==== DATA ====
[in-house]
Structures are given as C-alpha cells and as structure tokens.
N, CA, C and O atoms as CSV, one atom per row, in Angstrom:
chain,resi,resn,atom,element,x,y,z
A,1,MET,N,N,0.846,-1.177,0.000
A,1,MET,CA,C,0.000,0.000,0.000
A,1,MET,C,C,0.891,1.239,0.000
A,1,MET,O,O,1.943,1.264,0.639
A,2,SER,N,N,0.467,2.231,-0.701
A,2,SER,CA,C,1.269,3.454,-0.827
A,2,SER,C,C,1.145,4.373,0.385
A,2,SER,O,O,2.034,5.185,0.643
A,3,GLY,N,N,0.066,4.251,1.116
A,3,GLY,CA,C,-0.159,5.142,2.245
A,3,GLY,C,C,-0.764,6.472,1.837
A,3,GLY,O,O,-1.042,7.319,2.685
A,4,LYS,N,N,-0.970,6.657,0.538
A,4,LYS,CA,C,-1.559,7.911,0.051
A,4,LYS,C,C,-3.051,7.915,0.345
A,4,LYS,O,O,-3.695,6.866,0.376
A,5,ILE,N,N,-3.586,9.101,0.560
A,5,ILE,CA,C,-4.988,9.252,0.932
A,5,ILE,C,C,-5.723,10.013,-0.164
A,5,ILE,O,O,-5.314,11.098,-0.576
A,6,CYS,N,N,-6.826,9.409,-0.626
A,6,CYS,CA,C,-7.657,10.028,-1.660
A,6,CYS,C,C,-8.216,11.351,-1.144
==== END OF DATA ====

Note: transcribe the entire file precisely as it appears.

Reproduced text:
[in-house]
Structures are given as C-alpha cells and as structure tokens.
N, CA, C and O atoms as CSV, one atom per row, in Angstrom:
chain,resi,resn,atom,element,x,y,z
A,1,MET,N,N,0.846,-1.177,0.000
A,1,MET,CA,C,0.000,0.000,0.000
A,1,MET,C,C,0.891,1.239,0.000
A,1,MET,O,O,1.943,1.264,0.639
A,2,SER,N,N,0.467,2.231,-0.701
A,2,SER,CA,C,1.269,3.454,-0.827
A,2,SER,C,C,1.145,4.373,0.385
A,2,SER,O,O,2.034,5.185,0.643
A,3,GLY,N,N,0.066,4.251,1.116
A,3,GLY,CA,C,-0.159,5.142,2.245
A,3,GLY,C,C,-0.764,6.472,1.837
A,3,GLY,O,O,-1.042,7.319,2.685
A,4,LYS,N,N,-0.970,6.657,0.538
A,4,LYS,CA,C,-1.559,7.911,0.051
A,4,LYS,C,C,-3.051,7.915,0.345
A,4,LYS,O,O,-3.695,6.866,0.376
A,5,ILE,N,N,-3.586,9.101,0.560
A,5,ILE,CA,C,-4.988,9.252,0.932
A,5,ILE,C,C,-5.723,10.013,-0.164
A,5,ILE,O,O,-5.314,11.098,-0.576
A,6,CYS,N,N,-6.826,9.409,-0.626
A,6,CYS,CA,C,-7.657,10.028,-1.660
A,6,CYS,C,C,-8.216,11.351,-1.144